Attack The Block - Movie Review
Cast: Jodie Whittaker John Boyega, Alex Esmail, Franz Drameh, Leeon Jones, Simon Howard, Nick Frost
Director: Joe Cornish
From one half of a very successful UK comedy pop culture duo comes this film about an alien invasion on a South London council estate.
On Bonfire Night, nurse Sam (Whittaker) is walking home when she's approached by a group of lads, lead by ringleader Moses (John Boyega). Needless to say the group doesn't want to escort the nurse home but set about mugging her.
However, their attack is interrupted by something falling from the sky - together the gang set on a creature which appears to have been what fell from the sky and kill it, before taking it to local drug dealer Ron (Nick Frost).
But when more objects start falling from the sky, the gang arm themselves and set about defending their territory, the Block (a council house) from the invaders...
Attack The Block is a slice of welcome cultural sci-fi - the writers spent a year studying the language of the youthes of the area and it's reflected in every last spoken detail on screen, taking in street vernacular and interplay between kids these days. It takes a little bit of time to get used to - but soon, it starts to become a catchy lingo and you may even find yourself dropping in the odd word from time to time.
For a relatively low budget UK film, Attack The Block is a certainly assured piece of film-making. Cornish has the perfect eye for details and shots as well as throwing in some good action sequences as well.
The aliens themselves are kind of novel too - furry like gorillas but with huge glow in the dark teeth (which fade out like batteries dying after the creatures are killed) they're feral, brutal things which are unlikely any other aliens ever committed to screen.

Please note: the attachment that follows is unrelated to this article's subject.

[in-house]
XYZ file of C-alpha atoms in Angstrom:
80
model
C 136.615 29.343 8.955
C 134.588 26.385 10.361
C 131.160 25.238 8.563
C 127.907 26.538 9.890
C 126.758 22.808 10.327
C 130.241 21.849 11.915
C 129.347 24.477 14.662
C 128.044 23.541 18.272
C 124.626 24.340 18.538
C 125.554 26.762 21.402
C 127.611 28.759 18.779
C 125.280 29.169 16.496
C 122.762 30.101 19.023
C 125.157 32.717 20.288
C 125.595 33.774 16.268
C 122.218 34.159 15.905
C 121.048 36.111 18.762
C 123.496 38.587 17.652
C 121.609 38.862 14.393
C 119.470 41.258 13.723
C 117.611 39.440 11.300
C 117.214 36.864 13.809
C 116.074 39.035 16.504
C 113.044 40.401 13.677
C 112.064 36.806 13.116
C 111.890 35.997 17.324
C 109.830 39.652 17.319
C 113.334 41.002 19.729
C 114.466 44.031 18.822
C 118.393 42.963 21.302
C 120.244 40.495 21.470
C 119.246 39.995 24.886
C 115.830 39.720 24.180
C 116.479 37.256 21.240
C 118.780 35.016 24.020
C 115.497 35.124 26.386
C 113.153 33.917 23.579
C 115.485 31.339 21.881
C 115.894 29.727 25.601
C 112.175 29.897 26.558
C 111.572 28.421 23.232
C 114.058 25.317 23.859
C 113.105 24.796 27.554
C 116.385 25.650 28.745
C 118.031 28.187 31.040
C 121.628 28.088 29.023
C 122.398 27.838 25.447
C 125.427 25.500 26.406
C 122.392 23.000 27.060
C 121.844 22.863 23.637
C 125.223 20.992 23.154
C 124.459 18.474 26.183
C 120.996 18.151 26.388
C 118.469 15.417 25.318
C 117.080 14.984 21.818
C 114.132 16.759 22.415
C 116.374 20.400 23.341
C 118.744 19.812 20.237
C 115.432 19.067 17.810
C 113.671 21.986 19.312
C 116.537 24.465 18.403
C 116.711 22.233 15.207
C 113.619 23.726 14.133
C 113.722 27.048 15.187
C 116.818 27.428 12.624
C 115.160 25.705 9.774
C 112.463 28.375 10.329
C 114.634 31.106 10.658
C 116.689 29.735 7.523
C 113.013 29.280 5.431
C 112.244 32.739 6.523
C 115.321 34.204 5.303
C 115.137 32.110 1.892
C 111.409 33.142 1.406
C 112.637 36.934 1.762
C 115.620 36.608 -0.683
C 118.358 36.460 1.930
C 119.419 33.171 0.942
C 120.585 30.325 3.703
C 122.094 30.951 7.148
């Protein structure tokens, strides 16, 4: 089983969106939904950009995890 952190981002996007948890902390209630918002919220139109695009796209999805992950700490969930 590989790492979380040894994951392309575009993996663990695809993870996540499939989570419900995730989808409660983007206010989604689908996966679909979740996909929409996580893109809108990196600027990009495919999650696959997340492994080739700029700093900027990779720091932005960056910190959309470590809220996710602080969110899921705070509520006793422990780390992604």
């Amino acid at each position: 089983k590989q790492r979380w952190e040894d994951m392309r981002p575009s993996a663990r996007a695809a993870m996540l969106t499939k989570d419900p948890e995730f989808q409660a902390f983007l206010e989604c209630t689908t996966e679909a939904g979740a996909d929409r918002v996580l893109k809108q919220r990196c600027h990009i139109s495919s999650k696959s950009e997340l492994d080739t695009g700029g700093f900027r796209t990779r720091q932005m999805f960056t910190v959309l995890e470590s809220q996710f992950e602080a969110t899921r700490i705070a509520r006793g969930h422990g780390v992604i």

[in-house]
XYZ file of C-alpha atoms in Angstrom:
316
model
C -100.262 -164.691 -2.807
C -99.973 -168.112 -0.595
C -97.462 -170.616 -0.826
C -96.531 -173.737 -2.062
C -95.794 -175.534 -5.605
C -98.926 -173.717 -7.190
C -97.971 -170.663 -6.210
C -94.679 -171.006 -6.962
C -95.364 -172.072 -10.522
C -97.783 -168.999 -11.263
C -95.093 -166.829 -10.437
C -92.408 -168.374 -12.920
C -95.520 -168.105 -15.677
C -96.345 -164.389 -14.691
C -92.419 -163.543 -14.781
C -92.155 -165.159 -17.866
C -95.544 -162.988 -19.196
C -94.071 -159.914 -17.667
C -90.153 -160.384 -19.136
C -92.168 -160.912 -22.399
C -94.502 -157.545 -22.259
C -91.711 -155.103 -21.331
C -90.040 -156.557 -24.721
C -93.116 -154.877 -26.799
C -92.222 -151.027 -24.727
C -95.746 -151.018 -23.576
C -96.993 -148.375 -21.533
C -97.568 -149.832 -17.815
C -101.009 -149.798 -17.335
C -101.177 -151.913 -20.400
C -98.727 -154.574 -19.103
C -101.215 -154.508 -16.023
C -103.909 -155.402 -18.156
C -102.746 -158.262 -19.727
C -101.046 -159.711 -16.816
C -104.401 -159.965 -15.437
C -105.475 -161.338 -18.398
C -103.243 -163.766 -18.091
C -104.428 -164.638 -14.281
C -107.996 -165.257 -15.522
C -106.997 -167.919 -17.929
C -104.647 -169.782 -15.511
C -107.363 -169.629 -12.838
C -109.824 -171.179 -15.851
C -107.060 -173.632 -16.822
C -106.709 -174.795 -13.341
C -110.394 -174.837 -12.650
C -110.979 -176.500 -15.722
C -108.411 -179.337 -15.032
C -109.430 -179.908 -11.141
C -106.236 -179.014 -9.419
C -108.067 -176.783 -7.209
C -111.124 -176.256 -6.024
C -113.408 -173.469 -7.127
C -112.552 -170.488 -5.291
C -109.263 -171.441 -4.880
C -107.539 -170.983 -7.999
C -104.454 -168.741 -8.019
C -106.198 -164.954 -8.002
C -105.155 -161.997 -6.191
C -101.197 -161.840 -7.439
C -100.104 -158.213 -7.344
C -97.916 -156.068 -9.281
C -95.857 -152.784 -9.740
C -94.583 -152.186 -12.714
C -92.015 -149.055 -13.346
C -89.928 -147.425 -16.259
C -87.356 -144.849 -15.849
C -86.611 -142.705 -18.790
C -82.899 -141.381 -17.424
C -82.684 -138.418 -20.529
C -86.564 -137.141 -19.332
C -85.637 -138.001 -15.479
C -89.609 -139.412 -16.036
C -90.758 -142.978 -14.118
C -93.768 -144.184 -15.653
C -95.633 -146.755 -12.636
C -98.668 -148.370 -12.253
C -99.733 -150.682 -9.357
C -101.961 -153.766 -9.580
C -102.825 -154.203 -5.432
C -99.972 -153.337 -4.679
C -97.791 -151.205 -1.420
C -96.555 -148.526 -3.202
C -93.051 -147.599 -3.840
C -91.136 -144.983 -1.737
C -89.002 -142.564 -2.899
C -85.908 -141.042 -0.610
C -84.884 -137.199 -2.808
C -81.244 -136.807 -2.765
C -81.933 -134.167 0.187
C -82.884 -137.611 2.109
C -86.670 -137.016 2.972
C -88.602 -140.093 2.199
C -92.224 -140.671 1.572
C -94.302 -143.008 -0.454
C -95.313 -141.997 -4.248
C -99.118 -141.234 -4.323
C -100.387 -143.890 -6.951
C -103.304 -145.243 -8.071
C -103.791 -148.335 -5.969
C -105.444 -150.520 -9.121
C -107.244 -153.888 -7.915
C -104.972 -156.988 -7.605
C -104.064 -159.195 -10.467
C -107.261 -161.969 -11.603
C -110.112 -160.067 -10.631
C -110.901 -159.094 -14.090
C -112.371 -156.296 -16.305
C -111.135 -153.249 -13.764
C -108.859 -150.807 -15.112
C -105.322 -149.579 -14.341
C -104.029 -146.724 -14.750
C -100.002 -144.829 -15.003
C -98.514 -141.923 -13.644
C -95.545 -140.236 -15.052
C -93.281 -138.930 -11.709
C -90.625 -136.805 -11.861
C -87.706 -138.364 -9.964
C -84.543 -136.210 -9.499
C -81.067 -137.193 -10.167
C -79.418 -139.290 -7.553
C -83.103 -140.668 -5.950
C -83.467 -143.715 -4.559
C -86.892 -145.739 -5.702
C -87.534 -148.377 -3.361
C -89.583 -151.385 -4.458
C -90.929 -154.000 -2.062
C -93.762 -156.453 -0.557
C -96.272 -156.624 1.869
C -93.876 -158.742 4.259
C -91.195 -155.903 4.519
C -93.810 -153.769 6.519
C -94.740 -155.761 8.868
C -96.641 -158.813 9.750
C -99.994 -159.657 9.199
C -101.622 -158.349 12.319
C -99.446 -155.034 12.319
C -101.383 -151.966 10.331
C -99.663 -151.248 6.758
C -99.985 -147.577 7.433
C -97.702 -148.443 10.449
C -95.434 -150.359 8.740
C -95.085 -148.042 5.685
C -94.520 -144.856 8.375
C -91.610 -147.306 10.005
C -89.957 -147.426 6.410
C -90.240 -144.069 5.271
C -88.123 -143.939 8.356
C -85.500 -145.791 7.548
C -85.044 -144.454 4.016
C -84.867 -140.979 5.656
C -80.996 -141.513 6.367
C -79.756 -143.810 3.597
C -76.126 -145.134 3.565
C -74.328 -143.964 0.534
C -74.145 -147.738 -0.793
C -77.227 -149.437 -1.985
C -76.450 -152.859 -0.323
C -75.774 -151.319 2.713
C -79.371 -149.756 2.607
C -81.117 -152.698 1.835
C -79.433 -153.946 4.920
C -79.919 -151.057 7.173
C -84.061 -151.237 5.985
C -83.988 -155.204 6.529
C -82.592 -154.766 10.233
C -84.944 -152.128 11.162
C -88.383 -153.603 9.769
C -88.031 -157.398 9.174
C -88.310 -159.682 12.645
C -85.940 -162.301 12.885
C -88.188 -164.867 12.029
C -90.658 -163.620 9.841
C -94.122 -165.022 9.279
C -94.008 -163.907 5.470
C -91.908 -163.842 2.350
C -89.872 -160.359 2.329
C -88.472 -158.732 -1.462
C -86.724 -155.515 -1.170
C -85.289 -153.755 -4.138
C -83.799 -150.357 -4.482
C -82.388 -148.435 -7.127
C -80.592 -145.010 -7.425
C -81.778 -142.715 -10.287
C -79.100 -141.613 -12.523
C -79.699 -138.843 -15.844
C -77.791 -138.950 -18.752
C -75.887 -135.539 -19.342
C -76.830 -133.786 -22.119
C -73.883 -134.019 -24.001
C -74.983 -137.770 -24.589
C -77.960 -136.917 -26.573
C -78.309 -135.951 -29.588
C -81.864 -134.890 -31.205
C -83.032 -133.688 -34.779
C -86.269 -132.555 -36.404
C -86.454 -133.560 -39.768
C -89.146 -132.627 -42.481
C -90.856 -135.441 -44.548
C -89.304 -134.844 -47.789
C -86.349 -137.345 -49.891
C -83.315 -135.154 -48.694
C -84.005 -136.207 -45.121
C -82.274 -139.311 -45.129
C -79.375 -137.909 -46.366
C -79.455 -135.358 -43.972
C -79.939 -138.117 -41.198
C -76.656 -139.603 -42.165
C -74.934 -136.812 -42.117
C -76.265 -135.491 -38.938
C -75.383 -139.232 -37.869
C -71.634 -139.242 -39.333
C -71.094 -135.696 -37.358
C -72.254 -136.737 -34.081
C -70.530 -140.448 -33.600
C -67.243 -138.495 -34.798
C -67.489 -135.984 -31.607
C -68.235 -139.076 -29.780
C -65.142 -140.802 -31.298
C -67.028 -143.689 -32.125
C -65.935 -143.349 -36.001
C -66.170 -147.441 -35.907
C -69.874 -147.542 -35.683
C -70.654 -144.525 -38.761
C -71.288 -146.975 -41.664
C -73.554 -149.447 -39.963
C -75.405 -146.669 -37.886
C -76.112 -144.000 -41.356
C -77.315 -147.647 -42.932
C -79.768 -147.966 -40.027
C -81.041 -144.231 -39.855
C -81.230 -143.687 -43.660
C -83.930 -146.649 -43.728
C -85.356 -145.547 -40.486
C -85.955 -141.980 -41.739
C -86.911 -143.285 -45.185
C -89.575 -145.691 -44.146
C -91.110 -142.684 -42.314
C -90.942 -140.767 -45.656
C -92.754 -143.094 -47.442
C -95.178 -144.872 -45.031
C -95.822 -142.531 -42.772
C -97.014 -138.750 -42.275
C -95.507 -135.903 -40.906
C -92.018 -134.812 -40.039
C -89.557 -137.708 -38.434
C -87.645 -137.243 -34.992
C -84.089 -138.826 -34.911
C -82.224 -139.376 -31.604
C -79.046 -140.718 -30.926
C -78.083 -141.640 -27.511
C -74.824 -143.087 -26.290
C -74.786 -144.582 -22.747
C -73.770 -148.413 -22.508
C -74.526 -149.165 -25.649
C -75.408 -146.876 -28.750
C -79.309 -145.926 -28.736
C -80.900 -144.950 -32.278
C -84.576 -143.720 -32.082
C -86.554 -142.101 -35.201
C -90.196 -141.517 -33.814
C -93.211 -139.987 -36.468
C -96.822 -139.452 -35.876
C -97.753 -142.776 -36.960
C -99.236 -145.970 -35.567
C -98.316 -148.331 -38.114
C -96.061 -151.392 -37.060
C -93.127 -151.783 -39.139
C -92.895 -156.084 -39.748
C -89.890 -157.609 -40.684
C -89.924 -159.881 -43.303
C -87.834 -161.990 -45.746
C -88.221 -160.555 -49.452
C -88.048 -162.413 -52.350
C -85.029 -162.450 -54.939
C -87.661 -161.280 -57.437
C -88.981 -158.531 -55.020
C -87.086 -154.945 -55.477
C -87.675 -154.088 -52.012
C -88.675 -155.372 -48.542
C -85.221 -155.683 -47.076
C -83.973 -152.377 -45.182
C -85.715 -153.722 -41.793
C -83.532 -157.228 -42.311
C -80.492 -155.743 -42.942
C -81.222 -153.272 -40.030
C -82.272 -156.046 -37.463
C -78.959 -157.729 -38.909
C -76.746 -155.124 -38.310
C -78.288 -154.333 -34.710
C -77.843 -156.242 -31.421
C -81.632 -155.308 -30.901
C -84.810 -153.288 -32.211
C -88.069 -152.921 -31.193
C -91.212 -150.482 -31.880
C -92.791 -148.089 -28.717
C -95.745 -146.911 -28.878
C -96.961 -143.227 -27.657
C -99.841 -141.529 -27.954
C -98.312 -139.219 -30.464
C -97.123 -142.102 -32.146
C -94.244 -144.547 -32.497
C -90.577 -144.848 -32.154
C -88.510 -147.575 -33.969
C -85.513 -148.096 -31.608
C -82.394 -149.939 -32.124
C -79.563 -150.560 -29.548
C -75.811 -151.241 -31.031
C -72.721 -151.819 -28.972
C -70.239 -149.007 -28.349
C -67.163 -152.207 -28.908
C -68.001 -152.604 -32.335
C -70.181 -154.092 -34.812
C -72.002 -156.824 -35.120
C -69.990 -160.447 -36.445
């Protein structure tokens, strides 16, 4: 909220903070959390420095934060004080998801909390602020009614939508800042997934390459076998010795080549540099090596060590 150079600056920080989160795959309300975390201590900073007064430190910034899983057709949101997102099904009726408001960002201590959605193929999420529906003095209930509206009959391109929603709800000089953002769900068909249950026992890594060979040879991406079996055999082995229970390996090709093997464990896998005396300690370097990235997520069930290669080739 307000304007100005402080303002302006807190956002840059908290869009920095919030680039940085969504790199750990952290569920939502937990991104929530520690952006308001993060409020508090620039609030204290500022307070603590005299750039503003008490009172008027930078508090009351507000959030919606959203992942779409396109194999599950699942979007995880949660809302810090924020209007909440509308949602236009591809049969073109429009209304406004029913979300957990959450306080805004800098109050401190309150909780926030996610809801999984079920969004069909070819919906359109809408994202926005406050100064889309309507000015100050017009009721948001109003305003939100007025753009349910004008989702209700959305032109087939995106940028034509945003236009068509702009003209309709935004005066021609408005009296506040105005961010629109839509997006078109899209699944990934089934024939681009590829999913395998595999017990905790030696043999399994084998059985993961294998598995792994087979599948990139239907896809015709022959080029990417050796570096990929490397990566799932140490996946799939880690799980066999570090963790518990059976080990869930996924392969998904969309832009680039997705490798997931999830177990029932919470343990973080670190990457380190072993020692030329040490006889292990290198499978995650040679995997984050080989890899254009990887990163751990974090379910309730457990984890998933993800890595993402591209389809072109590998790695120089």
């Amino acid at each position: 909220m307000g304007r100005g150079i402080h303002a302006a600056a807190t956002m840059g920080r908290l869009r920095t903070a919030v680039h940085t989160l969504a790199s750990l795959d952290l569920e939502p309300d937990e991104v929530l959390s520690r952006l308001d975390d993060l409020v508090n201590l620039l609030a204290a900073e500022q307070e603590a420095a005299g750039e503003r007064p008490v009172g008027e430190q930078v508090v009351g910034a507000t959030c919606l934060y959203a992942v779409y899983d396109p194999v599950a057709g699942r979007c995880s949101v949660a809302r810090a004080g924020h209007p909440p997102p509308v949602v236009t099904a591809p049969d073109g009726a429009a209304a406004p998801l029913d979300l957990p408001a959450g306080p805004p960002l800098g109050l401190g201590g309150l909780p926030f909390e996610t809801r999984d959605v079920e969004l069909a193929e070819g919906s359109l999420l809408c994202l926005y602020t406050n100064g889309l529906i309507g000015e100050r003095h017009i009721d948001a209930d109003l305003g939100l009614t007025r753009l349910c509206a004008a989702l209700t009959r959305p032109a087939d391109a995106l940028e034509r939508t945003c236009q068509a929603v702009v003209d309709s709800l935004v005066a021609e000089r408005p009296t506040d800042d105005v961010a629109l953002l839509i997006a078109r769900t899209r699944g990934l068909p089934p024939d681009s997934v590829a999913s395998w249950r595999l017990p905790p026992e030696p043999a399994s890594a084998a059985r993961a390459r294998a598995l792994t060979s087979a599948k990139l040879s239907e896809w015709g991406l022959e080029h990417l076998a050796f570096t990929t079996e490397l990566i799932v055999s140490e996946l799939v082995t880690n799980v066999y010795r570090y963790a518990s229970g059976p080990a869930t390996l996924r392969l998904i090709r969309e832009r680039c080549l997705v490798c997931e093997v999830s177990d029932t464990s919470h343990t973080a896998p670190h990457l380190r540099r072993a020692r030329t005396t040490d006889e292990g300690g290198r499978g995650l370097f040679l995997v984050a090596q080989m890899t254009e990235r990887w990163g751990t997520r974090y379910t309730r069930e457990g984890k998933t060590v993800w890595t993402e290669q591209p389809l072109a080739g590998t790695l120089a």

Cornish has also made some difficult decisions about the cast - there'll be some who feel torn about supporting a gang of muggers who're forced to try and save the day; almost as if the ASBO youth deserve sympathy for their plight and it's society which made them what they are. Cornish though doesn't pursue too much social commentary even though it's inherently there in the story, choosing to focus instead on the lingo and some comedy moments, such as a pair of 9 year olds following the group around trying to emulate them. He chooses to show the root causes of life on a council block rather than preach about it. The relatively unknown cast do a great job of bringing them to life and the whole thing feels fresh and different.
There's something novel about Attack The Block - and something which will give it a life beyond the big screen - it's destined for cult status, but that doesn't mean you shouldn't check it out. In the words of the gang themselves - "Believe, bruv, believe."